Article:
Disinhibited attachment disorder, causes and treatment

Disinhibited attachment disorder, causes and treatment

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A good socialization is essential for children from an early age to relate to their environment in an appropriate way. A behavior that is too uninhibited by the child in relation to others could be indicative of an uninhibited social relationship disorder, also known as TRSD.


  • 1 How is this disorder defined?
  • 2 Diagnostic criteria
  • 3 Why does it happen?
  • 4 Is there treatment?

How is this disorder defined?

Until recently, the uninhibited social relationship disorder was included in a broader diagnosis known as Reactive disorder of childhood bonding. The last label was made following the fifth update of the DSM, Behavioral Disorders Reference Manual.

It is a type of psychological disorder exclusive to children and is characterized in that the child does not present any type of fear or repair to initiate contact with unknown adults presenting a completely uninhibited social behavior.

This pattern of behavior It occurs after 9 months and before 5 years and tend to persist over time independently of changes in the child's environment.

The main feature is that it implies a inappropriate social behavior in which there is more implicit trust than would be expected by the type of relationship.

This disorder can be diagnosed after 9 months of age, has not been described in adults and can coexist with delays in cognitive and language development, stereotyping and neglect of attachment behaviors that often persist, although no longer There is abandonment. The consequences for children suffering from the disorder are usually quite negative as it makes it difficult for these children to relate to adults and their peers.

Diagnostic criteria

The main evaluator of this type of disorder is the DSMV. The main symptoms are behavioral in nature and it is specified in the child's way of relating to other people, especially adults. One type of behavior that occurs in these cases is that the child performs attachment seeking behaviors that reveal that the little one can form attachment bonds with anyone, even strangers.

Although the characteristics of this disorder can be confused with more typical ADHD behaviors, the uninhibited attachment disorder has the following diagnostic requirements:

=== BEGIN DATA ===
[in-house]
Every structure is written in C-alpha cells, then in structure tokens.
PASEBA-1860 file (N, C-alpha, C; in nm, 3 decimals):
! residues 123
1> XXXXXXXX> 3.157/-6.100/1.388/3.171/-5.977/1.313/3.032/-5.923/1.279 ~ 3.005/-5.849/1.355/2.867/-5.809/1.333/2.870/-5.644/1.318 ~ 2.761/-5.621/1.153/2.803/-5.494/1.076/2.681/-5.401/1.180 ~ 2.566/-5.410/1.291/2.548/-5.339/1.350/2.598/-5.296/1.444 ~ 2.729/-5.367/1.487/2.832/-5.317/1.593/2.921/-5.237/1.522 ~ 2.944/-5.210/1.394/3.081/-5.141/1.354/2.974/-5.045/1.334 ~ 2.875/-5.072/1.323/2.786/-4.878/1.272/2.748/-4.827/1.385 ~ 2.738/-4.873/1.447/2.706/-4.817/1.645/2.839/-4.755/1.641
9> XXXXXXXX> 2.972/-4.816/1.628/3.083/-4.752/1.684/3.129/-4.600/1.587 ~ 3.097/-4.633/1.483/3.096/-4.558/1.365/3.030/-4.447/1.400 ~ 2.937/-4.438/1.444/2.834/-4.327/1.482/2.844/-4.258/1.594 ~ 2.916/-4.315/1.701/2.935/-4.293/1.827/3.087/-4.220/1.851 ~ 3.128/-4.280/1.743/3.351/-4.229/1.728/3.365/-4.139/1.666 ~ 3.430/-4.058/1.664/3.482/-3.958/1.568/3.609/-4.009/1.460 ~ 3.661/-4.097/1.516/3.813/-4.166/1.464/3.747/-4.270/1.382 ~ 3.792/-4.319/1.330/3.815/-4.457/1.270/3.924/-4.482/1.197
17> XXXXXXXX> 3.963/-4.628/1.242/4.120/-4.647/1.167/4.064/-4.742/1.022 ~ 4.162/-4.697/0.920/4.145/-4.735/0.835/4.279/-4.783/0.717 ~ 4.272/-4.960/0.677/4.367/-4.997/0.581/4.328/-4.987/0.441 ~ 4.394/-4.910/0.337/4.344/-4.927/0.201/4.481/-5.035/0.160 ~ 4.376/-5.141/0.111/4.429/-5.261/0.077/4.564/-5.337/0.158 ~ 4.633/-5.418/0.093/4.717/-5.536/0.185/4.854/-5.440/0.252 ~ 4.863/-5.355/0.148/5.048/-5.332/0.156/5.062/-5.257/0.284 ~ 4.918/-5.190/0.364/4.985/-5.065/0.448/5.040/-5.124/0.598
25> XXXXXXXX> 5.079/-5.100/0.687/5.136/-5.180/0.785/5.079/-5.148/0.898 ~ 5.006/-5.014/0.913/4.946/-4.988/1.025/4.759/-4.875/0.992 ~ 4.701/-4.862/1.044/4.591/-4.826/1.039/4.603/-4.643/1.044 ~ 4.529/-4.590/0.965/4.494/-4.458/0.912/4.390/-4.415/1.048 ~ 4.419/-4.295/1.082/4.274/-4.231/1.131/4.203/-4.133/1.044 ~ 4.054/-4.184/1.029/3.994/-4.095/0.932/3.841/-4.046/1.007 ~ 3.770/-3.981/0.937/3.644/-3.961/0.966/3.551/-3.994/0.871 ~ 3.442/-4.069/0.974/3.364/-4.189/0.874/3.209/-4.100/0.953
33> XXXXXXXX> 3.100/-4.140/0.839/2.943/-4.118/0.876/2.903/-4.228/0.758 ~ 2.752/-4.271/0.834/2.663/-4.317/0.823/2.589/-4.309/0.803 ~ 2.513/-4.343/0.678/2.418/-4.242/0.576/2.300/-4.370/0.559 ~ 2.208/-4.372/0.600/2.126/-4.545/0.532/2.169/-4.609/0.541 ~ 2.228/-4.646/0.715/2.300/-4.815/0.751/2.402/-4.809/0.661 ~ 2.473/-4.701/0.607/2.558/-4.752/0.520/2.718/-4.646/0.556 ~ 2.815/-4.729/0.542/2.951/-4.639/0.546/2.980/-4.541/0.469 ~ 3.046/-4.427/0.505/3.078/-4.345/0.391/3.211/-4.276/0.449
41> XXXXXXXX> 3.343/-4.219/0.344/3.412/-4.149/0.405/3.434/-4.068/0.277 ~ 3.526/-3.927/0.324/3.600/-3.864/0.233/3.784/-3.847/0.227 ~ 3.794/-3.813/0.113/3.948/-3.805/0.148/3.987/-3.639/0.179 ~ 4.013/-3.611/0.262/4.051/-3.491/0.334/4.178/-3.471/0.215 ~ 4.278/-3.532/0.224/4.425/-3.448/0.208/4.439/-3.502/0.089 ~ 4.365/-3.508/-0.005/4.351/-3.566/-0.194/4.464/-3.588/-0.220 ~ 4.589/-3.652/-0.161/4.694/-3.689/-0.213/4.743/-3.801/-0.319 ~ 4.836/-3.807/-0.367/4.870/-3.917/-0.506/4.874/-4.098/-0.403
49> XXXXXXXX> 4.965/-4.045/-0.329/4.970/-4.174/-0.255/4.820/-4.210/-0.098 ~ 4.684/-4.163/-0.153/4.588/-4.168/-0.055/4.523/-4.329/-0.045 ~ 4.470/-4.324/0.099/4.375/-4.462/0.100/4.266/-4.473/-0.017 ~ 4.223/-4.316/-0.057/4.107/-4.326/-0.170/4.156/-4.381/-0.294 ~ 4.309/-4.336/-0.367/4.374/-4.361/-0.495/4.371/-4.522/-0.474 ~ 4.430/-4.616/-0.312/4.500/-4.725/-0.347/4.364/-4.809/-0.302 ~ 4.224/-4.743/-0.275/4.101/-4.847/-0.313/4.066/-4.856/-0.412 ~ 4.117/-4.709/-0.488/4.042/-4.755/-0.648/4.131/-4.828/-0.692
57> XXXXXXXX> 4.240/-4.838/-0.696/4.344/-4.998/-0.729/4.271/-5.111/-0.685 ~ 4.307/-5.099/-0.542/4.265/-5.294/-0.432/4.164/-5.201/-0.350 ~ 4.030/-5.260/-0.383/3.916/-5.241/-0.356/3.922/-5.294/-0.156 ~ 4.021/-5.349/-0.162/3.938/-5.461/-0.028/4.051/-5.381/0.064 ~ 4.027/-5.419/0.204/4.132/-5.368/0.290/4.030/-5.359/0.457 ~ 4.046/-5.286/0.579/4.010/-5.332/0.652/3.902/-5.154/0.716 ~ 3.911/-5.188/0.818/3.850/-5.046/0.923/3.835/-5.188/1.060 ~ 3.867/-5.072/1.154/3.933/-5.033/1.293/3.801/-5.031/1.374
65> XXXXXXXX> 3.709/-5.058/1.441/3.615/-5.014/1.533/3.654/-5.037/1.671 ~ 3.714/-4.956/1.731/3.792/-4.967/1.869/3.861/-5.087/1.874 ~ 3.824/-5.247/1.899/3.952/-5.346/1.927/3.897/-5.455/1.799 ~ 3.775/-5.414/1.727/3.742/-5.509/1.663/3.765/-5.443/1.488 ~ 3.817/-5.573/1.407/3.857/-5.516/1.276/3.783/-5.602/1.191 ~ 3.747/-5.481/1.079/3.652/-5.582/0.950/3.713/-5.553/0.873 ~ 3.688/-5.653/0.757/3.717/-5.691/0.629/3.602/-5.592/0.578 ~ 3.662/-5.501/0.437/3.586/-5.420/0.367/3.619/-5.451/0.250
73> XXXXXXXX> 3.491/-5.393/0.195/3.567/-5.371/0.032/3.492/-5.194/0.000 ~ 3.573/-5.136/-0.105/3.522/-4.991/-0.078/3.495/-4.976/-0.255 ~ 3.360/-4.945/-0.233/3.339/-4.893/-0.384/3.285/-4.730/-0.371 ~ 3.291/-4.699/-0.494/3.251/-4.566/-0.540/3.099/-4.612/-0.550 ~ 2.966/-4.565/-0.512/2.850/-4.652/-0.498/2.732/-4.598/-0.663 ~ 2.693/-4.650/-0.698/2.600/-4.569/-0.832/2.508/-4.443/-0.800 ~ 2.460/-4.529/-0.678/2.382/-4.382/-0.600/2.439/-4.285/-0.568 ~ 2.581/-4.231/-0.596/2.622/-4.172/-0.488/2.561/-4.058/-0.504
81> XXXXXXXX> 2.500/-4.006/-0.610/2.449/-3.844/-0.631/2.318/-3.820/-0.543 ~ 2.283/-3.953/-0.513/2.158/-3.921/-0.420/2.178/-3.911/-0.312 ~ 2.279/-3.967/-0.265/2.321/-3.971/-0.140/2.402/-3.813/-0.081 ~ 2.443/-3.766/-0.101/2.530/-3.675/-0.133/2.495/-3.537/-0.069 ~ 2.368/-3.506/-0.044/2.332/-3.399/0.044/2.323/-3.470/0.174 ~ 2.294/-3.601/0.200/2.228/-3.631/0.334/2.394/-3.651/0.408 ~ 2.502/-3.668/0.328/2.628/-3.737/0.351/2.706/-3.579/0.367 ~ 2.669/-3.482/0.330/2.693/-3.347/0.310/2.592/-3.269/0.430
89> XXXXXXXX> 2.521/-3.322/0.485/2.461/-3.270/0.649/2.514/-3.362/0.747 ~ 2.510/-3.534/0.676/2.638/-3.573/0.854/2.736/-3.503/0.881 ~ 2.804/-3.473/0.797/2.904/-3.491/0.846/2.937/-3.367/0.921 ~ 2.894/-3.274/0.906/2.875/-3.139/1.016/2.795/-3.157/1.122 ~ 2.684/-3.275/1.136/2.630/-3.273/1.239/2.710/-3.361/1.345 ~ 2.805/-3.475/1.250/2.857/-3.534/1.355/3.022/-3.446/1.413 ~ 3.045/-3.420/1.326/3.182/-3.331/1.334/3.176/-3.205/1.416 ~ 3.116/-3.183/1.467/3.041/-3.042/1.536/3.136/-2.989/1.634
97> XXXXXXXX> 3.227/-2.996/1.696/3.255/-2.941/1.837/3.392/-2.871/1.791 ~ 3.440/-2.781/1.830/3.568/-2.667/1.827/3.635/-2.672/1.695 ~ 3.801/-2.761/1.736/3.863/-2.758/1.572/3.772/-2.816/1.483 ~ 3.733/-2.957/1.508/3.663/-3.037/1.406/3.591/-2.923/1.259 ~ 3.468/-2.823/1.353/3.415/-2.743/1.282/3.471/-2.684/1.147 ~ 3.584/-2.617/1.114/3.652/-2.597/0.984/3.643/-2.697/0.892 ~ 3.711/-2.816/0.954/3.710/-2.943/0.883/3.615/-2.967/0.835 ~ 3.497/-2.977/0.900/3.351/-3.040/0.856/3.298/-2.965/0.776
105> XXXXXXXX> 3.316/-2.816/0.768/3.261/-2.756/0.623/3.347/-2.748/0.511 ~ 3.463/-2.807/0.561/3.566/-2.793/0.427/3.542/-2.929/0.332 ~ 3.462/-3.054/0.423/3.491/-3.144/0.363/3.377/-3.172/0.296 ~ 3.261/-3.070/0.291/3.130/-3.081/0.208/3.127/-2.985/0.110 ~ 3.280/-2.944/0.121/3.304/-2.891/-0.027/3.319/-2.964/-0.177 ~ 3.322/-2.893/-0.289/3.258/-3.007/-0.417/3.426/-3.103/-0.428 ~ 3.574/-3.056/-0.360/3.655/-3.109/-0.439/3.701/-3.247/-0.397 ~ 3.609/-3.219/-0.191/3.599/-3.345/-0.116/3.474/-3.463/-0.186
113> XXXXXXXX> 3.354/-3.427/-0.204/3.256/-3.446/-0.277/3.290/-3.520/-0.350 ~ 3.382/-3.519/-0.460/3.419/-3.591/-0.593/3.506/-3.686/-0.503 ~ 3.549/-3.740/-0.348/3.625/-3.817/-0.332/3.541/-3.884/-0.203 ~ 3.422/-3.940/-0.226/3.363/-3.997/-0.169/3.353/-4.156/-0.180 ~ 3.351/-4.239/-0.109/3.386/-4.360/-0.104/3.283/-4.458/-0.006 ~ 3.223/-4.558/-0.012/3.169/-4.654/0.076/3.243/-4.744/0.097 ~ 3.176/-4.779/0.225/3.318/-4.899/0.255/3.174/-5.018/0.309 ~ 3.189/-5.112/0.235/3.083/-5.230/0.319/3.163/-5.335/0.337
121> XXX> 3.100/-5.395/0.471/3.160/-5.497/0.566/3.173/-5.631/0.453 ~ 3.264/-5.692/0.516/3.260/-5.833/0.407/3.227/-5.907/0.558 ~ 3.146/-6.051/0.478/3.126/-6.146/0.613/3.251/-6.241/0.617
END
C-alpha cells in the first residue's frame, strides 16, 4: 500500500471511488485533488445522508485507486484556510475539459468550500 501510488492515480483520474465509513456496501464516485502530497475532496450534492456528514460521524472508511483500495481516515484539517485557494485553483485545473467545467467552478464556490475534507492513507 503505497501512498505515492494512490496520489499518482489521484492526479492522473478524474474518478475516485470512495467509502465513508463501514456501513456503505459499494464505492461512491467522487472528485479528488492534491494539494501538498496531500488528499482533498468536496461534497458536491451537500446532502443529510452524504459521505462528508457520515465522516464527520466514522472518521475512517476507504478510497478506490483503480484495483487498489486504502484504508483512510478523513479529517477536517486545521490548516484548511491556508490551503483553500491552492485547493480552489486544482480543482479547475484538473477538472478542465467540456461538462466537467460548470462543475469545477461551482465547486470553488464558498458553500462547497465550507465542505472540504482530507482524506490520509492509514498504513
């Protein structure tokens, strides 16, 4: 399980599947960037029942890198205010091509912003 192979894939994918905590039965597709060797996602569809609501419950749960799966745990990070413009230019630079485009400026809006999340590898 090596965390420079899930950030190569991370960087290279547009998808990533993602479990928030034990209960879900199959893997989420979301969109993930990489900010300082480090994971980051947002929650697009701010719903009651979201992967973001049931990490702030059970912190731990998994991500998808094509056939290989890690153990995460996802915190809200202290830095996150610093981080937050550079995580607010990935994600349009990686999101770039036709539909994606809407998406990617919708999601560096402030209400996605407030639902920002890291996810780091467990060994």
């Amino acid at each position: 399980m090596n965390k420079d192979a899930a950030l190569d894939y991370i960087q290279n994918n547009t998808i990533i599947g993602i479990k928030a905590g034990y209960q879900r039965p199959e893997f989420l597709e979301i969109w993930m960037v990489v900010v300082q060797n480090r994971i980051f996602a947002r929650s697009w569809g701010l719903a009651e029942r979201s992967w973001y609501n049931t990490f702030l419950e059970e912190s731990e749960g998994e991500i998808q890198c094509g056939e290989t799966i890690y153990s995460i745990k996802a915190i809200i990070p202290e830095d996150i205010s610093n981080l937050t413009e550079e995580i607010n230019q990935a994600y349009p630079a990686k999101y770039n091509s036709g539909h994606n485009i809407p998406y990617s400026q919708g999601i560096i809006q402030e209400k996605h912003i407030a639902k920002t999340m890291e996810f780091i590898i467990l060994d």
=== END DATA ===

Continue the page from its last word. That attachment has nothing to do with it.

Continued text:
1. Approach behaviors and active interaction with strange adults with partial or complete lack of distrust to interact with unknown adults and outsiders for the child. Patterns of verbal and / or physical behavior that are too familiar according to social and cultural norms

Lack of the need for caregiver after exposure to unknown situations. Willingness to leave with a strange adult. Sociably uninhibited behaviors may occur.

  1. The child has experienced situations of lack of attachment and care. Negligence situations. Constant changes in custody or primary caregivers. Own institutions with a large number of children per caregiver.
  2. The age of the child varies from 9 months to 5 years.
  3. Behaviors must remain for at least 12 months

After four years, attachment behaviors evolve due to constant demands for attention and disproportionate expressions of affection and affection.

Why happens?

There are some theories that attribute the disorder to a defect of genetic or biological origin such as specific alterations in the amygdala, hippocampus, hypothalamus or prefrontal cortex that can lead to changes in the behavior and inability of the child to understand what happens around it, but although there may be a genetic predisposition, especially, the main causes of the development of the disorder are based on a history of social negligence and lack of care. These children often have social neglect problems in the first months of life. This disorder has been observed in children whose parents show insufficient care, abuse, poor social relations or traumatic events. Very common in children who have spent the first years of life in children's institutions.

These signs seem to be especially evident when the child interacts with adults. And interactions with your peer group are affected in the adolescence, since it is at this stage when uninhibited behaviors and conflicts become apparent.

Is there any treatment?

Among the interventions you can find psychosocial support services for the family, psycho-pedagogical interventions and supervision for social services for the safety of the child within the family environment.

The recommended intervention would be:

Provide an emotionally available attachment figure since it is assumed that children with this disorder have highly distorted internal models of relationship. The treatment would be to create positive interactions with the reference caregiver.

Programs and strategies for problems presented by diagnosed children are based on the so-called attachment theory and concentrate on increasing the degree of reaction and sensitivity of the caregiver. The programs include a detailed assessment of the attachment status or responses of the adult caregiver.

The objective would not only be to modify the behavior of the child but also of the parents, Regarding parents, the safety transmission should be worked on, the permanence of the attachment figure and emotional availability would be the three fundamental pillars

In addition to working with parents, work should also be done with the child so that he can rebuild the sense of security and rebuild a link as healthy and positive as possible.


American Psychiatric Association. (2013). Diagnostic and Statistical Manual of Mental Disorders (5th ed.). Arlington, VA: American Psychiatric Publishing